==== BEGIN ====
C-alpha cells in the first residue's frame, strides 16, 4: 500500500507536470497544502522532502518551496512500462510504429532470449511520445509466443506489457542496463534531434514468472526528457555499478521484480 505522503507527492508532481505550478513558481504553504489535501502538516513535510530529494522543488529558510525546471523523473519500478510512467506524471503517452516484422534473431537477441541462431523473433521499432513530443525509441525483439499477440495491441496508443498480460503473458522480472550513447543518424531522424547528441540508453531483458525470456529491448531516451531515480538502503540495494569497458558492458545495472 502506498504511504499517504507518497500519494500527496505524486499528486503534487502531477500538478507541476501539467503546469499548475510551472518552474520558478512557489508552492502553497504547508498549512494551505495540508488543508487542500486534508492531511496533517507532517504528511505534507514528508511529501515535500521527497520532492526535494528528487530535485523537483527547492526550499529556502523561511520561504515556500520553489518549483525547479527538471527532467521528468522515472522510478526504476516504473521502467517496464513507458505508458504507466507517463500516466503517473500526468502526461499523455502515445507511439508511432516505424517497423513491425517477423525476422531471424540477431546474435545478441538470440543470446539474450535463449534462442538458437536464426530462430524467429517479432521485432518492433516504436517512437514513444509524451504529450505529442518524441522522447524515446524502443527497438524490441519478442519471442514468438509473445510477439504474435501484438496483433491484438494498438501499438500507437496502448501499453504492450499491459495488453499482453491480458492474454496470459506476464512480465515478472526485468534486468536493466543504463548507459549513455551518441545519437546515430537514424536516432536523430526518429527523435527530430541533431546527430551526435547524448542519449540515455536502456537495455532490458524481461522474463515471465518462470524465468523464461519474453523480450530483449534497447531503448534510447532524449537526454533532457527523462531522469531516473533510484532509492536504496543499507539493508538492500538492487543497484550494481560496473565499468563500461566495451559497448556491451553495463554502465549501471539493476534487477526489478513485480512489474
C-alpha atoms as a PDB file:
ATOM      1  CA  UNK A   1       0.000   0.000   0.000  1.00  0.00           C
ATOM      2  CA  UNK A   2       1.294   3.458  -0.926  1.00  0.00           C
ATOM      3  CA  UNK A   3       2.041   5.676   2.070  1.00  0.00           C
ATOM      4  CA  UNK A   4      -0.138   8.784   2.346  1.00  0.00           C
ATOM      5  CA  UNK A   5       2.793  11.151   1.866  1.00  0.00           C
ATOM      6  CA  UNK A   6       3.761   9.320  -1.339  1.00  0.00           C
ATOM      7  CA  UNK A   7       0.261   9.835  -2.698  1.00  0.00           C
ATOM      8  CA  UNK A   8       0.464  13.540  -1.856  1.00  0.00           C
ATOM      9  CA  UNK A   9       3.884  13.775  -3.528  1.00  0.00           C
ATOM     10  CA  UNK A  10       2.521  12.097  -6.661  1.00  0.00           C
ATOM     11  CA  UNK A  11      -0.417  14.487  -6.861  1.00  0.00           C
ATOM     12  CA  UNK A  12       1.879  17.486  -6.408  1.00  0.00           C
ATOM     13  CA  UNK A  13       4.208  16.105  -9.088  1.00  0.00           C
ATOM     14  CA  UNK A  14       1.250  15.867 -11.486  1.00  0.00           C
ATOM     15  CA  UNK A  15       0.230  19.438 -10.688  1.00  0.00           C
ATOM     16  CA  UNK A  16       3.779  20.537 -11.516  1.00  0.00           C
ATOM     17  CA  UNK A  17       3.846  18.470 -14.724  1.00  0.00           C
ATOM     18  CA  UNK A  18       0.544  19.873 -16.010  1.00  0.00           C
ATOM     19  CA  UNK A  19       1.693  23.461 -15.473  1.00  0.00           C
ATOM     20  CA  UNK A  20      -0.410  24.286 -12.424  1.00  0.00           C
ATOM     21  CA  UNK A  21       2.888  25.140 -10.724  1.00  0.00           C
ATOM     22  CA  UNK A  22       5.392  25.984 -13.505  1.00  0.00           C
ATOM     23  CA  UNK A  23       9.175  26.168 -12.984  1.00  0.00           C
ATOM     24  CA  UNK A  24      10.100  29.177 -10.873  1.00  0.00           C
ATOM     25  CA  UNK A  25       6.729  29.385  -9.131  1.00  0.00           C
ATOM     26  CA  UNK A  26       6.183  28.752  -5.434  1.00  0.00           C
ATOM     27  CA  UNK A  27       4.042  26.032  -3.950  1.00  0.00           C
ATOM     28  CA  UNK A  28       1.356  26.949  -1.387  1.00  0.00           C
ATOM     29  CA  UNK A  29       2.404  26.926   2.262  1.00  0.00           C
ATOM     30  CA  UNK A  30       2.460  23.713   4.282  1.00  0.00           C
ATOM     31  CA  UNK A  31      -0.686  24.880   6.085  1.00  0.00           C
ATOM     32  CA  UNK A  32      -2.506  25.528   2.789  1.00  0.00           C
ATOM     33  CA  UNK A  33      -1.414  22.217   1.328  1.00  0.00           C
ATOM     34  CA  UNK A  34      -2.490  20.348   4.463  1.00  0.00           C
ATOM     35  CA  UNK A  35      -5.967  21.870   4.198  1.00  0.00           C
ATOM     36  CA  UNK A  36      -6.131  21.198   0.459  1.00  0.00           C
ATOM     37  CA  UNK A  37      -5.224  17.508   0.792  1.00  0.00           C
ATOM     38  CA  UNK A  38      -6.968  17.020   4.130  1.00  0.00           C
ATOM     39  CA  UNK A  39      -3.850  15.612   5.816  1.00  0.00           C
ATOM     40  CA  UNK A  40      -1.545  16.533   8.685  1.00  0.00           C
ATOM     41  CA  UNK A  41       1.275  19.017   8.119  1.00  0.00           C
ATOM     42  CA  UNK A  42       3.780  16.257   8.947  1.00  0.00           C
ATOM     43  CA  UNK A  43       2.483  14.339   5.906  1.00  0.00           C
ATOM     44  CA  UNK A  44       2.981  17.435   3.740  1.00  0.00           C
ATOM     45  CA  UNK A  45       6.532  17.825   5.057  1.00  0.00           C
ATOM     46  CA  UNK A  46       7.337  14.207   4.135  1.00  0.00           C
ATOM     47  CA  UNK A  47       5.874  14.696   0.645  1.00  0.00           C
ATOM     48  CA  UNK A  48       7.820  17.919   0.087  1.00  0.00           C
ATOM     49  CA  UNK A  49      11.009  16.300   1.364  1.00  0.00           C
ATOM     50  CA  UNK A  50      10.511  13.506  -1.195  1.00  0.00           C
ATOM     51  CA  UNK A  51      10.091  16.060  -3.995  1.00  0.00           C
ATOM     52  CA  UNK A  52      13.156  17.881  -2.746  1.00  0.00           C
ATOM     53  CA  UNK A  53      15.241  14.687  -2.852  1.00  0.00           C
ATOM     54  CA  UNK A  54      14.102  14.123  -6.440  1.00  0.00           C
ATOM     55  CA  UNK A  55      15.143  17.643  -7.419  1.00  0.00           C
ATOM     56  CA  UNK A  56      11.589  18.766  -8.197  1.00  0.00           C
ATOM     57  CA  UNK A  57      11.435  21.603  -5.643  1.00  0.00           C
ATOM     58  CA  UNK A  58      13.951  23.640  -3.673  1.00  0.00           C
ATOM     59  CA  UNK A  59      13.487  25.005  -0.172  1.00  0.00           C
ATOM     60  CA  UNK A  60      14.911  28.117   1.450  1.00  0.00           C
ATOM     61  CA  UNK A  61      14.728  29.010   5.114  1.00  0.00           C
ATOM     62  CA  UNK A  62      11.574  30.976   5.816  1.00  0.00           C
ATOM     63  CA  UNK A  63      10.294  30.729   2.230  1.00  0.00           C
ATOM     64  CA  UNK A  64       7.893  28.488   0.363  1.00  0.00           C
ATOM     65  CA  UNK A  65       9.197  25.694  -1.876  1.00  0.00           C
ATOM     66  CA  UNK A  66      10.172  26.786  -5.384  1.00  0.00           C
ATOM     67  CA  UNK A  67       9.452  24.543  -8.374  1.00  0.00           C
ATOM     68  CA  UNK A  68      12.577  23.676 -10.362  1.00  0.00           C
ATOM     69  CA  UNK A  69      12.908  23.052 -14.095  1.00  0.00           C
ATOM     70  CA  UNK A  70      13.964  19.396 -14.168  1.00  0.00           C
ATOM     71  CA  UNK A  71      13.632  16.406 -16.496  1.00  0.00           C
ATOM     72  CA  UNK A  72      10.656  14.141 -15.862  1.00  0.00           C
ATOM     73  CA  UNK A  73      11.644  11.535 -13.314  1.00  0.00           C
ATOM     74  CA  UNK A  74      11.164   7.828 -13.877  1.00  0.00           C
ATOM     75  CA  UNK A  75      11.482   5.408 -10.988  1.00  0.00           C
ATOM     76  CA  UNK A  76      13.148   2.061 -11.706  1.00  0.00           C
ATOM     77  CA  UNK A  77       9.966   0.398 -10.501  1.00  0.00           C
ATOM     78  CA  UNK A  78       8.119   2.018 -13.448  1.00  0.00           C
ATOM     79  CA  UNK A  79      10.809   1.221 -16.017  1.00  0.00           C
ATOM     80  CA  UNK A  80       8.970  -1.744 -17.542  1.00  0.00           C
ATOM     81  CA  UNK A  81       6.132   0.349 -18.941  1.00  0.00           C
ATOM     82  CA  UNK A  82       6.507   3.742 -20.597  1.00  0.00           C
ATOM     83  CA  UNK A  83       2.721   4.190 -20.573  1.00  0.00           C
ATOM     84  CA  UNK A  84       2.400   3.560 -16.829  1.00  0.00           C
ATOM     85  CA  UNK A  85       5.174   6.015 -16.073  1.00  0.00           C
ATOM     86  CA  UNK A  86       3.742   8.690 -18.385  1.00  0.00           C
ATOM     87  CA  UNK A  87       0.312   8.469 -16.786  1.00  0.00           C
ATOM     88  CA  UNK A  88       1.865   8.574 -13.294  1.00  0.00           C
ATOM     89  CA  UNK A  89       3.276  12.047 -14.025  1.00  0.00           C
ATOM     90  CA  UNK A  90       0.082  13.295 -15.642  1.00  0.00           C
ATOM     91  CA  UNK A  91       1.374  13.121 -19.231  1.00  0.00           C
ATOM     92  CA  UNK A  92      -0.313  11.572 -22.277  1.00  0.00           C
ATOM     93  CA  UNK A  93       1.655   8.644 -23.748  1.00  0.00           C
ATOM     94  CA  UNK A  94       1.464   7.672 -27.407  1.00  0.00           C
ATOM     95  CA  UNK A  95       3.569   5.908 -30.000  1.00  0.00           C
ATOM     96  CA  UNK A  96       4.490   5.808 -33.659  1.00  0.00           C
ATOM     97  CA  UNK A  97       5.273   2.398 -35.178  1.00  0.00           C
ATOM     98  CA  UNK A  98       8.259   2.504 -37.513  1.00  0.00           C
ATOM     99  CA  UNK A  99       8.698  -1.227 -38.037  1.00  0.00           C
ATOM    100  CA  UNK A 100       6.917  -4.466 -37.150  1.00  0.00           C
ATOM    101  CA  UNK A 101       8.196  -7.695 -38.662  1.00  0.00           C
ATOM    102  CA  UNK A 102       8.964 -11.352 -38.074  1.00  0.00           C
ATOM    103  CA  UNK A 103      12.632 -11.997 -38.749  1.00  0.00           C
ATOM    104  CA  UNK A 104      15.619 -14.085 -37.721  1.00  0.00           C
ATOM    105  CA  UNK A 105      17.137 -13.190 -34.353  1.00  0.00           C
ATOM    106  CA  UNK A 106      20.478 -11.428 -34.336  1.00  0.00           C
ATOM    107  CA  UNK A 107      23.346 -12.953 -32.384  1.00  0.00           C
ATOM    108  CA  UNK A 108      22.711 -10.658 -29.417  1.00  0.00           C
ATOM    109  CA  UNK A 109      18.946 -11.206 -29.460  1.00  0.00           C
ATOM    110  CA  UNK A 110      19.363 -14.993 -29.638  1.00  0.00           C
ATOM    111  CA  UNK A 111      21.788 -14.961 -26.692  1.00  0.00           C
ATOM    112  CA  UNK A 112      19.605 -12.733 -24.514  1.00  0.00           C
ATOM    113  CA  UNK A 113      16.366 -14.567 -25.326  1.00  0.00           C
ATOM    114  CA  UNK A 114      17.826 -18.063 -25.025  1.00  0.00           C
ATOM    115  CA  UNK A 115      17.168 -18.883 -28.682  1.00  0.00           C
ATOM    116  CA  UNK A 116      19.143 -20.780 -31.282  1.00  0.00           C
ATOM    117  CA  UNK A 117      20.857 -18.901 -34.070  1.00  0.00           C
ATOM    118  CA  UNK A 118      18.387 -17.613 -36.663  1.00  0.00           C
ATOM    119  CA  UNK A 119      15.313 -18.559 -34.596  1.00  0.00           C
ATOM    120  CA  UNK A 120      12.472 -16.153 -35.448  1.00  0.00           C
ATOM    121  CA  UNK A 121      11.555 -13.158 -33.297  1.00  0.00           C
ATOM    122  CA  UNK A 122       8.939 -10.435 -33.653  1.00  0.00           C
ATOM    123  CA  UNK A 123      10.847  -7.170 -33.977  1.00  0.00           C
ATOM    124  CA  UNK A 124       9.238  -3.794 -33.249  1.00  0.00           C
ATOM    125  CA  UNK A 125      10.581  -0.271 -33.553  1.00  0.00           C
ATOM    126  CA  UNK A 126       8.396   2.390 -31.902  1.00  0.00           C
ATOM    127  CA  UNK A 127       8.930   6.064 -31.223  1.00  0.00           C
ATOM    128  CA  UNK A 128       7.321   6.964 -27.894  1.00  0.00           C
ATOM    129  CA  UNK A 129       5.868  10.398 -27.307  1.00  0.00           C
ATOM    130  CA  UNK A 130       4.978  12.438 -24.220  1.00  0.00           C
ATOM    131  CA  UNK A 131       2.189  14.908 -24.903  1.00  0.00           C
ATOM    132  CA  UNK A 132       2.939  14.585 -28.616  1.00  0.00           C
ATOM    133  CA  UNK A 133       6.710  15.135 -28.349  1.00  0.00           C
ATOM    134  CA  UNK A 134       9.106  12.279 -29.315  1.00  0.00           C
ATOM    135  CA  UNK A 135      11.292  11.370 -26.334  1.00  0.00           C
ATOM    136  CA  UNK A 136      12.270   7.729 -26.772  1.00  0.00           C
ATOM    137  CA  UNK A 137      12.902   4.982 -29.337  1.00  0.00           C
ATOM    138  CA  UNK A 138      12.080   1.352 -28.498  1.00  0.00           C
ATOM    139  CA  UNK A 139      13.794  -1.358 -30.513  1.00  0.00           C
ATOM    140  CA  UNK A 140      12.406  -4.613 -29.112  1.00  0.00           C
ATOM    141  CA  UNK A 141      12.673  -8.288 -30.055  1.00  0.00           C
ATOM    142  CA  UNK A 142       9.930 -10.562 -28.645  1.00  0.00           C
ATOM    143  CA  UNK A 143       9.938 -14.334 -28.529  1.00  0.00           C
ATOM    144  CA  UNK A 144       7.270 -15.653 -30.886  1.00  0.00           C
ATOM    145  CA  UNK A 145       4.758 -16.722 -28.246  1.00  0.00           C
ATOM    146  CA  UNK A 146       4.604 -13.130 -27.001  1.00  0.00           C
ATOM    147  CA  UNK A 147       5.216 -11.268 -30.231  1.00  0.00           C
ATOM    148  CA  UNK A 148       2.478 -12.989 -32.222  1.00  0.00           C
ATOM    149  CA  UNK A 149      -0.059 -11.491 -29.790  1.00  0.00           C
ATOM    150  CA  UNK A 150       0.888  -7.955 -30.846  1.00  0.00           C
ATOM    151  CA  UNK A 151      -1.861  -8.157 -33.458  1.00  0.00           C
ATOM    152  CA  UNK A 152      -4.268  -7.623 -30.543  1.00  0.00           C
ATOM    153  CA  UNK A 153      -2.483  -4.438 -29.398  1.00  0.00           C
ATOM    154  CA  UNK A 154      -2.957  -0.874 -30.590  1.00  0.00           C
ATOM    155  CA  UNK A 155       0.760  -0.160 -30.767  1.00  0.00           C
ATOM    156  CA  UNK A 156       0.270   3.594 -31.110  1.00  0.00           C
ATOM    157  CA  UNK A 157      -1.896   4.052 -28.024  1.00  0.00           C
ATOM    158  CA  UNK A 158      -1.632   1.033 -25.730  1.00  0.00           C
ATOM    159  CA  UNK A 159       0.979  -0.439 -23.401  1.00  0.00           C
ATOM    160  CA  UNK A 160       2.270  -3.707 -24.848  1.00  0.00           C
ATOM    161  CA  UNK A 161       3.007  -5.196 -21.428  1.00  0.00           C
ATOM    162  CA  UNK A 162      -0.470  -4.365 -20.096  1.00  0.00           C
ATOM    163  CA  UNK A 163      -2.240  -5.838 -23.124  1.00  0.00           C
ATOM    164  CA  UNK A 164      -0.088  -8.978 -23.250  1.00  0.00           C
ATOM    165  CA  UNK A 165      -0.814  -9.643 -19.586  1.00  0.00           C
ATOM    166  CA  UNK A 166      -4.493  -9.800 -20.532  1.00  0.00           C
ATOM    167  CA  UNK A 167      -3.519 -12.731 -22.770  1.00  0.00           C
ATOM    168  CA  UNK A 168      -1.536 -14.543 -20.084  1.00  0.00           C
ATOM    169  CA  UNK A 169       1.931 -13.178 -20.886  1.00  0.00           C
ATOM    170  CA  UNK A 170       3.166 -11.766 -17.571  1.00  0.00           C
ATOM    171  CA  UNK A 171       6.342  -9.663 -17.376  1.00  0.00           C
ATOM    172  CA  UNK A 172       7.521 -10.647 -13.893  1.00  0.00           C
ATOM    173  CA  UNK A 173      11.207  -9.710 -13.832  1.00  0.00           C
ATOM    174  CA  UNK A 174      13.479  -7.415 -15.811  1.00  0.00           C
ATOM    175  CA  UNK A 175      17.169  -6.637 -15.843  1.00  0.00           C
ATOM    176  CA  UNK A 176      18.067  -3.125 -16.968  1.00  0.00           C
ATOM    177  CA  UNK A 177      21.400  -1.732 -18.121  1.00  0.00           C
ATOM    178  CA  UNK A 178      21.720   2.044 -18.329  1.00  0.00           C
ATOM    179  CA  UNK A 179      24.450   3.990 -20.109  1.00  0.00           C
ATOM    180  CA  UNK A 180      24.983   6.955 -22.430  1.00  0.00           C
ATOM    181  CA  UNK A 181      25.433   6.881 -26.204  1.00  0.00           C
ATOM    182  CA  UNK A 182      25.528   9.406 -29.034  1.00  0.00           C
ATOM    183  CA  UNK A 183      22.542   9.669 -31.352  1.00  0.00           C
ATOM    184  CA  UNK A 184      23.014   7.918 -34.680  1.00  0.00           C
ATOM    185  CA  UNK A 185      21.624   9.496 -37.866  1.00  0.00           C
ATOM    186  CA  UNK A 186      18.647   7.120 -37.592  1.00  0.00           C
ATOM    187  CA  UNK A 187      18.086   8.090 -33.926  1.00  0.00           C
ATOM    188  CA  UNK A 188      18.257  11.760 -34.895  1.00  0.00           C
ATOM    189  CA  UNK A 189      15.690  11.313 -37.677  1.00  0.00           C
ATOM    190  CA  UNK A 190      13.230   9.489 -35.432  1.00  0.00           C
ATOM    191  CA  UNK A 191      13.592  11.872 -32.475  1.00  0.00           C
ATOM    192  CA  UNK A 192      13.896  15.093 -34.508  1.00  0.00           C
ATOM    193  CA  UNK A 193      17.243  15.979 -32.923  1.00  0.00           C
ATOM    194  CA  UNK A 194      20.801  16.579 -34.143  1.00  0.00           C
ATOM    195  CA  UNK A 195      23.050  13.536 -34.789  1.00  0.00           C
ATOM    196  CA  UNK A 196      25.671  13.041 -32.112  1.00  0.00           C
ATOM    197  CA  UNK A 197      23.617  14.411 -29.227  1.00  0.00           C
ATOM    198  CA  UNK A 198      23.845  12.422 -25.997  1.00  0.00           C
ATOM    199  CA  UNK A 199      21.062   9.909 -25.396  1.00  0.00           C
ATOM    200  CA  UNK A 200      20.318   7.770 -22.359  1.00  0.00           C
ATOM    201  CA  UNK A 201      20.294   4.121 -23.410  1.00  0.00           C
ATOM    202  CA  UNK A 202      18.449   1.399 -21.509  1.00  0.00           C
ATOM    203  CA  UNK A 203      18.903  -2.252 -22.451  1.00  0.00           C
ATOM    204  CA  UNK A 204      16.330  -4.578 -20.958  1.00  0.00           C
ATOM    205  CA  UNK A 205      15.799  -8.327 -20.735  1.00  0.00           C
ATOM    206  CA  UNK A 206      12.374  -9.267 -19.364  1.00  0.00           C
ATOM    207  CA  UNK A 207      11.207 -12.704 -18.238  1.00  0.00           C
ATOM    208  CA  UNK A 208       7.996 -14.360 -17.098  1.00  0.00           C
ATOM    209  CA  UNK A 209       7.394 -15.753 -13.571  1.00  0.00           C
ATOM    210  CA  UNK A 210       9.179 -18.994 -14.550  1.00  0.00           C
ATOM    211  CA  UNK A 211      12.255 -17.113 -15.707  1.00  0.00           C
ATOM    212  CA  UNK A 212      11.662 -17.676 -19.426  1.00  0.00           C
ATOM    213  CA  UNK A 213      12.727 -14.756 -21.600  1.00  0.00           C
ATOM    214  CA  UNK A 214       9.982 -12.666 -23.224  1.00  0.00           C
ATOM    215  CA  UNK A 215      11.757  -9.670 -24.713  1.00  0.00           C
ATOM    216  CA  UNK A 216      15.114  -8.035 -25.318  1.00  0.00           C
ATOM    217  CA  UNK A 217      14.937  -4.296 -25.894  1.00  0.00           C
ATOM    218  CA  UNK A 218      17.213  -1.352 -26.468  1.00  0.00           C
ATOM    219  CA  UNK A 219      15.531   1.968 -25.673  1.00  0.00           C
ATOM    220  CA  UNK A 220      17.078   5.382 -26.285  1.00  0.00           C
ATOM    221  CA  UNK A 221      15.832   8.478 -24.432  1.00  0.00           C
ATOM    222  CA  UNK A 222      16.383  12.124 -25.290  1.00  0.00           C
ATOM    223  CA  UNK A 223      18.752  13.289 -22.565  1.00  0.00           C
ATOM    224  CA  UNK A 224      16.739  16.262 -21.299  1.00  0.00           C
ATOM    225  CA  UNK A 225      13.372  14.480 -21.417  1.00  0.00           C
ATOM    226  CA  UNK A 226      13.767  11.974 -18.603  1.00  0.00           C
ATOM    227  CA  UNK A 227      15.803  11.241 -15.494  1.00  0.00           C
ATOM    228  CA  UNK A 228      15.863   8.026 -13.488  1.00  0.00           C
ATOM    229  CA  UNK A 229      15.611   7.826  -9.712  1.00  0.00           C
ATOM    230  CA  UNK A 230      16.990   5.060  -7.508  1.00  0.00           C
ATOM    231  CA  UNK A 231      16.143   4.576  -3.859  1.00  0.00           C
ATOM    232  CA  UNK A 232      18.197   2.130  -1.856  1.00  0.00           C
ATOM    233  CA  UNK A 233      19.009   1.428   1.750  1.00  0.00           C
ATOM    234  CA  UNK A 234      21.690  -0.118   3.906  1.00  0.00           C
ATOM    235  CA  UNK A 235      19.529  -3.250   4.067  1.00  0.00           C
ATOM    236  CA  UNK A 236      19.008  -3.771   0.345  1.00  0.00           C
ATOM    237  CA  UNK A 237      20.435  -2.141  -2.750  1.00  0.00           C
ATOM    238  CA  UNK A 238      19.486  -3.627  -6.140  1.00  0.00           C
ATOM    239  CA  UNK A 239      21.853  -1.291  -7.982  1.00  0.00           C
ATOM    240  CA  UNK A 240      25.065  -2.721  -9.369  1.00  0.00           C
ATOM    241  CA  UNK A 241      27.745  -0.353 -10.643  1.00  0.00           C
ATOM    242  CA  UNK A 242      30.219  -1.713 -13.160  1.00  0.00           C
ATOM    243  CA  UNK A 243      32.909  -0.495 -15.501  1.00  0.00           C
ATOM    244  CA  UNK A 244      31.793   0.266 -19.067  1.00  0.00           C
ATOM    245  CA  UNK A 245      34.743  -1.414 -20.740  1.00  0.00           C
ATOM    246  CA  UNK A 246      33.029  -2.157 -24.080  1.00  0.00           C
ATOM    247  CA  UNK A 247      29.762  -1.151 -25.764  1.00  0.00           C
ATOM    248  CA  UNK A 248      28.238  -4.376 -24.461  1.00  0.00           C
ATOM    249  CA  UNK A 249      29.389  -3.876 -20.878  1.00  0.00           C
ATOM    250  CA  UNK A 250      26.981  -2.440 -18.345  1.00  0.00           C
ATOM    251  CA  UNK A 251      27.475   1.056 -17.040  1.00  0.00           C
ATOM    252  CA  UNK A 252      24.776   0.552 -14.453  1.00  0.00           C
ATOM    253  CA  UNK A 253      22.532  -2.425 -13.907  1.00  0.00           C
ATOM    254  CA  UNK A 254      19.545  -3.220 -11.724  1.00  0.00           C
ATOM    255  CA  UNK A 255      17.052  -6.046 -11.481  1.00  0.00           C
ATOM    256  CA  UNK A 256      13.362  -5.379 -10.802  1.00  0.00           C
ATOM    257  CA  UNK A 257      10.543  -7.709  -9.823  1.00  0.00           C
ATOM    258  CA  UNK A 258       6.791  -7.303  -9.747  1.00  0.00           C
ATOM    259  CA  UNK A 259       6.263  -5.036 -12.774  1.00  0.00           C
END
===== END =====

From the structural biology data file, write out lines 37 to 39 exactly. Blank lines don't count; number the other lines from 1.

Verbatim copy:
ATOM     35  CA  UNK A  35      -5.967  21.870   4.198  1.00  0.00           C
ATOM     36  CA  UNK A  36      -6.131  21.198   0.459  1.00  0.00           C
ATOM     37  CA  UNK A  37      -5.224  17.508   0.792  1.00  0.00           C